Before the birth of Trans Canada Airlines (TCA) in 1937, Canada was one of the very few countries of the world that had no organized air service connecting its principal cities. In 1936, many of the one million people who travelled on scheduled flights in the United States were Canadian citizens who needed to travel south of the border to reach destinations in Canada. C.D. Howe, Minister of Transport in Prime Minister Mackenzie King's cabinet, was the chief architect of the government-owned TCA. From the beginning, the company was ennobled as more than a means of commercial transport: it was hoped that the TCA, like the Canadian Pacific Railway before it, would "overcome vast geographical barriers, thwart the Americans, reassure the British and unite the country." Other air companies provided transportation; this one was to be a symbol of national identity - a maple leaf with wings.
National Treasure details the ins and outs, the backroom politics and the ground-breaking decisions that led to the creation of Trans Canada Airlines, through its early years, to its metamorphosis into Air Canada in the 1950s. The book is an entertaining, well-written account that covers everything from the "teething" problems of the airline in its infancy (such as how to choose the right passenger plane for trans-Canada travel), to the company's role during World War II, to TCA's rapid post-war expansion and the notorious infighting between TCA and its rival, Canadian Pacific Airlines.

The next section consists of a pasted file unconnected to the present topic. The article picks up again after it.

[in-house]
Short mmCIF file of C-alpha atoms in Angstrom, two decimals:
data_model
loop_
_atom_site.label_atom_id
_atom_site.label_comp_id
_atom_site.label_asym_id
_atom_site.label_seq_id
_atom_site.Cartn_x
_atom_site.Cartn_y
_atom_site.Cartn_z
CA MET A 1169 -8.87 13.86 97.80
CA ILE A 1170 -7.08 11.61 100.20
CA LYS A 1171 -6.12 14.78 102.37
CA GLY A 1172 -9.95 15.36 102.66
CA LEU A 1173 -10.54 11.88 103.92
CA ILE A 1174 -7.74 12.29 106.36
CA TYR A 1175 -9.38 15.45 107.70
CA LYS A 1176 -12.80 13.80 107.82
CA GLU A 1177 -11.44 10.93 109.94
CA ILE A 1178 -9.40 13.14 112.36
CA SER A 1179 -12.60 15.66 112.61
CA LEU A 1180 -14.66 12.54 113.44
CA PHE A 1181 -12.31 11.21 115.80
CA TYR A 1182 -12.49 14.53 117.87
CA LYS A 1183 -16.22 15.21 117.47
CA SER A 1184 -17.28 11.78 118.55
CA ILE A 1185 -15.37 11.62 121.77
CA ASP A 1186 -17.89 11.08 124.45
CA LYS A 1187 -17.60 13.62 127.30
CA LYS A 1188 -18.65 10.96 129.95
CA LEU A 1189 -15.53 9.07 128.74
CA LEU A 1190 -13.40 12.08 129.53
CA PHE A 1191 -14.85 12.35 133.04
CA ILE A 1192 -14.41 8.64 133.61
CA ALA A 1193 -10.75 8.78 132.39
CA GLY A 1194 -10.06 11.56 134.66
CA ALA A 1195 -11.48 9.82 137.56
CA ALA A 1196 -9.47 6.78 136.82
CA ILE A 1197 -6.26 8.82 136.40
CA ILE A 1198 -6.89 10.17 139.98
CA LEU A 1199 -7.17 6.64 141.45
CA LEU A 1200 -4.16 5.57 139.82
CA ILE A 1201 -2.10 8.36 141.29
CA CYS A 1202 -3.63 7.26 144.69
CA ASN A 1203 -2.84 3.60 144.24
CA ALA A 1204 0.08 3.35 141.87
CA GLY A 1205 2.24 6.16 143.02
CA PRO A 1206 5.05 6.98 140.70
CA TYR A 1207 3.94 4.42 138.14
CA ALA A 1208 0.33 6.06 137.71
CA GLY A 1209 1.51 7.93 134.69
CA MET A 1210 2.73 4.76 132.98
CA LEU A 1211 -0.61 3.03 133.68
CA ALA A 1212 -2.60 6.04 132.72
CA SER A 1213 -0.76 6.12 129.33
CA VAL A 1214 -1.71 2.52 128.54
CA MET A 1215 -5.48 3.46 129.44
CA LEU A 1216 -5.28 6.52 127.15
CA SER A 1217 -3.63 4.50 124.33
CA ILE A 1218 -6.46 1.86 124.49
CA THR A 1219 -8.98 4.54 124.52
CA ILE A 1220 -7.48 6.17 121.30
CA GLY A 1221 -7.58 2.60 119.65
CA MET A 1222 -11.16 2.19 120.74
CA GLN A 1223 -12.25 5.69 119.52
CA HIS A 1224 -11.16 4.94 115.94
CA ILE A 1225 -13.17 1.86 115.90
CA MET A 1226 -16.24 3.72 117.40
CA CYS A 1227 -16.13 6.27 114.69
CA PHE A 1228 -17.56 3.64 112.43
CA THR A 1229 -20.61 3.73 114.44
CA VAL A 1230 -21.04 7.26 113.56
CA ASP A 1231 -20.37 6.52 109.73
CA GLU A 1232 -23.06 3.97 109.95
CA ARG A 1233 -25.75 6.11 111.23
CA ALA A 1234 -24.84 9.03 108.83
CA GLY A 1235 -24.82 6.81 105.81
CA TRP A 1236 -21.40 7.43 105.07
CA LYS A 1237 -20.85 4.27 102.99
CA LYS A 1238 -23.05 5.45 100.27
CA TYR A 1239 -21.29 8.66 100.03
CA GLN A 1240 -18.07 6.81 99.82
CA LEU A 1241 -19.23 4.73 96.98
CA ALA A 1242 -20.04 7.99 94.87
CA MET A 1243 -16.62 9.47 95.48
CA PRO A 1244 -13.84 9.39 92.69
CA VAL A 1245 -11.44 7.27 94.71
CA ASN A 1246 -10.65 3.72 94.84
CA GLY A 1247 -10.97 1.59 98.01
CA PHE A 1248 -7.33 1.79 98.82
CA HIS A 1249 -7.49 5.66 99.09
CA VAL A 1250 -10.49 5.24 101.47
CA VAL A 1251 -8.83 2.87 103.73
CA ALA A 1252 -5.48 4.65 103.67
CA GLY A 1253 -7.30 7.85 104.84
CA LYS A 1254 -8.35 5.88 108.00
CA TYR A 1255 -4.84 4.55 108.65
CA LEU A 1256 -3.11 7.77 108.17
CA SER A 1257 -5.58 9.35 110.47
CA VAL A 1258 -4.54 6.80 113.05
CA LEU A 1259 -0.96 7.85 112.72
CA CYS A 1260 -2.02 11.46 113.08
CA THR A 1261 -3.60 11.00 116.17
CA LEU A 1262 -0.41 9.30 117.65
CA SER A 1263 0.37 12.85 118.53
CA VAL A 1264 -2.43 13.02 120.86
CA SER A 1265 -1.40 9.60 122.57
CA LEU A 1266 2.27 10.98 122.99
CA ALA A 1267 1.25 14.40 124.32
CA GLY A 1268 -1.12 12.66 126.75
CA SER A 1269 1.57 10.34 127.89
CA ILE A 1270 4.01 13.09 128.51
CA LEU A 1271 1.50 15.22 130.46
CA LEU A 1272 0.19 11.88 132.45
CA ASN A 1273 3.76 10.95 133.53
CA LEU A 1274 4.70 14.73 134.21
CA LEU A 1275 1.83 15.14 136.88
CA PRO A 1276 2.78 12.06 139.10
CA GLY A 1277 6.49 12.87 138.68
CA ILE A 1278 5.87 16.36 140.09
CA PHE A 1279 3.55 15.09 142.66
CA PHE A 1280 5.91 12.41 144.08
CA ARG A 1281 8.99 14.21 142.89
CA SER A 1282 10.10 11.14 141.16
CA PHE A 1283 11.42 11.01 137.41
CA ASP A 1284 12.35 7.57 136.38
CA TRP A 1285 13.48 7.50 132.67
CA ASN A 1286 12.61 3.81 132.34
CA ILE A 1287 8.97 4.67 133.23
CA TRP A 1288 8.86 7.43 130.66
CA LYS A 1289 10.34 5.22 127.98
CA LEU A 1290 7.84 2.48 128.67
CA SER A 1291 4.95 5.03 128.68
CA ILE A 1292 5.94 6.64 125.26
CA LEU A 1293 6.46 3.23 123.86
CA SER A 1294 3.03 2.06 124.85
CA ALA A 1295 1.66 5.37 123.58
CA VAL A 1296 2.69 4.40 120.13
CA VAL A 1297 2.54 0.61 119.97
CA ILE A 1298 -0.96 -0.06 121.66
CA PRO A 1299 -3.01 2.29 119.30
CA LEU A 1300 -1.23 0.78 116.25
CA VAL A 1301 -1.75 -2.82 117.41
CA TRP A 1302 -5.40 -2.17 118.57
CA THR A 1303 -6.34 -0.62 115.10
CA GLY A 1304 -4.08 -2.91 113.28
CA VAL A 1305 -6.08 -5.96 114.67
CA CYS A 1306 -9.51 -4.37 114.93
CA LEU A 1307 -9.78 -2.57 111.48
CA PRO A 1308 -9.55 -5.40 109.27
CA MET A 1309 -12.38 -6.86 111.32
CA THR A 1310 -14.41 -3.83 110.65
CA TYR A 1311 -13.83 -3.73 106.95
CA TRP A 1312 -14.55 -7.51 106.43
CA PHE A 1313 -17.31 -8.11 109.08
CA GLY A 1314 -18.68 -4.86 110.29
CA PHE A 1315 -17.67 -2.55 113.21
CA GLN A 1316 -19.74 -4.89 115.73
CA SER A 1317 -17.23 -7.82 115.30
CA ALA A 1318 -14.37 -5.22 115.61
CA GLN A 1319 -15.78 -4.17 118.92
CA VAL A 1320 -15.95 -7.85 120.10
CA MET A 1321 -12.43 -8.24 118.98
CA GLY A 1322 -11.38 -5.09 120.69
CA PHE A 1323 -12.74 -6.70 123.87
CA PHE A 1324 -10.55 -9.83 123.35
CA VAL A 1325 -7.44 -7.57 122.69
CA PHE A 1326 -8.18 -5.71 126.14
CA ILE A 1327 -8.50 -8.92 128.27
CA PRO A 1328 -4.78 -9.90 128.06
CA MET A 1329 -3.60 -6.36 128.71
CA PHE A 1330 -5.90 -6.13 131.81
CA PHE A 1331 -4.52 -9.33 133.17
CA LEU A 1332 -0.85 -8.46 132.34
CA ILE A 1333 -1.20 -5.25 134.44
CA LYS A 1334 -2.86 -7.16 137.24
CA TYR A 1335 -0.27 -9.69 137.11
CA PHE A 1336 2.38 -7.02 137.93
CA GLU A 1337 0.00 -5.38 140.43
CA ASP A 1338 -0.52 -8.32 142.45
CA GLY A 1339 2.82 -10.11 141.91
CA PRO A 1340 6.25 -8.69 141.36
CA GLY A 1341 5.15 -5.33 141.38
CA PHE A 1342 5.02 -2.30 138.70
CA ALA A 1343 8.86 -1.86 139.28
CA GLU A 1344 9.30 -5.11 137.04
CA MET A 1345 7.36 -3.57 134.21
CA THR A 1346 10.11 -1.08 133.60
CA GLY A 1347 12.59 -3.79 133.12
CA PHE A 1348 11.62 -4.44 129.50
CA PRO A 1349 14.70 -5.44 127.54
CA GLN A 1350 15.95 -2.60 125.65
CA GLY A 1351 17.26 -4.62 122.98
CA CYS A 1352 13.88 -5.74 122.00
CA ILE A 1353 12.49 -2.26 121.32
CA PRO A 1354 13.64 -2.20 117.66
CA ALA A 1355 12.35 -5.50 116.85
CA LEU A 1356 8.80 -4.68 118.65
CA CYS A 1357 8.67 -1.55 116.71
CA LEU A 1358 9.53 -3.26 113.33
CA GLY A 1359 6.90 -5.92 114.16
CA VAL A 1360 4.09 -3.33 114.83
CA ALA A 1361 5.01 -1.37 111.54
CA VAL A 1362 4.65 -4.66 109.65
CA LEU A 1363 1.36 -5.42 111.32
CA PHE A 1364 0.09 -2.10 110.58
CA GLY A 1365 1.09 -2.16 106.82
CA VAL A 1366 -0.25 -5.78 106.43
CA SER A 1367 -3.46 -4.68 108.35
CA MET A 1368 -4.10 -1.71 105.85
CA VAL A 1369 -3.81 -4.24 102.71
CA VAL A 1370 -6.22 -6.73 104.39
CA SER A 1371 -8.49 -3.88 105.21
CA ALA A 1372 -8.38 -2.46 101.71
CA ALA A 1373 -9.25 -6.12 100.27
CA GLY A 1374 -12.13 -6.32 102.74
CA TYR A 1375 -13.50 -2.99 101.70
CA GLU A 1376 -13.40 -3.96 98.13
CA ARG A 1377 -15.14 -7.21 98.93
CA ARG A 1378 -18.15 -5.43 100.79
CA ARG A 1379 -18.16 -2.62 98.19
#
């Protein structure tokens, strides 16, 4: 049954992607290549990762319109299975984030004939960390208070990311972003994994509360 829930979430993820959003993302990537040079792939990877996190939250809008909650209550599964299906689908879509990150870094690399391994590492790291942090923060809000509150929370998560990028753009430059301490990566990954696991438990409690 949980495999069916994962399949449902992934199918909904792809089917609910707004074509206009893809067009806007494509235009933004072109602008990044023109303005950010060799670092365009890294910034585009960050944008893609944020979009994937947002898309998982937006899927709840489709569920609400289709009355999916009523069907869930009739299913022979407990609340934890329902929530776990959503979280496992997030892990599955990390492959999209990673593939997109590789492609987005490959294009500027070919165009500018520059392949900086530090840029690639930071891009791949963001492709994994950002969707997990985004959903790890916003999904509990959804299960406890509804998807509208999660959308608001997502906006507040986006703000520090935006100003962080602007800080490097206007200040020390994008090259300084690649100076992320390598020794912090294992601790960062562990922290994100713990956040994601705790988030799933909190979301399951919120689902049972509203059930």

Here are the planes: the Lockheed "14," which suffered from embarrassing engine failures, the Electra, which featured radio antennas that were prone to lightning strikes, and the Lancaster, which held the Trans-Atlantic non-stop speed record from Montreal to the United Kingdom (11 hours and 14 minutes); the employees: Zebulon Lewis Leigh ("Lewie"), a "barnstormer" who became TCA's first pilot, and Lucille Garner and Pat Eccleston, registered nurses who became TCA's first female employees and Canada's first stewardesses; and the flights: first the Vancouver-Seattle route, then onward across Canada, then over the Atlantic Ocean to international ports of call.
Packed with photos, and enlivened by interviews with past pilots, flight attendants and other employees, quotes from TCA staff newsletters, excerpts from the company's annual reports and letters from passengers all over Canada, National Treasure is an absorbing and well-researched look at commercial aviation in Canada.close this panel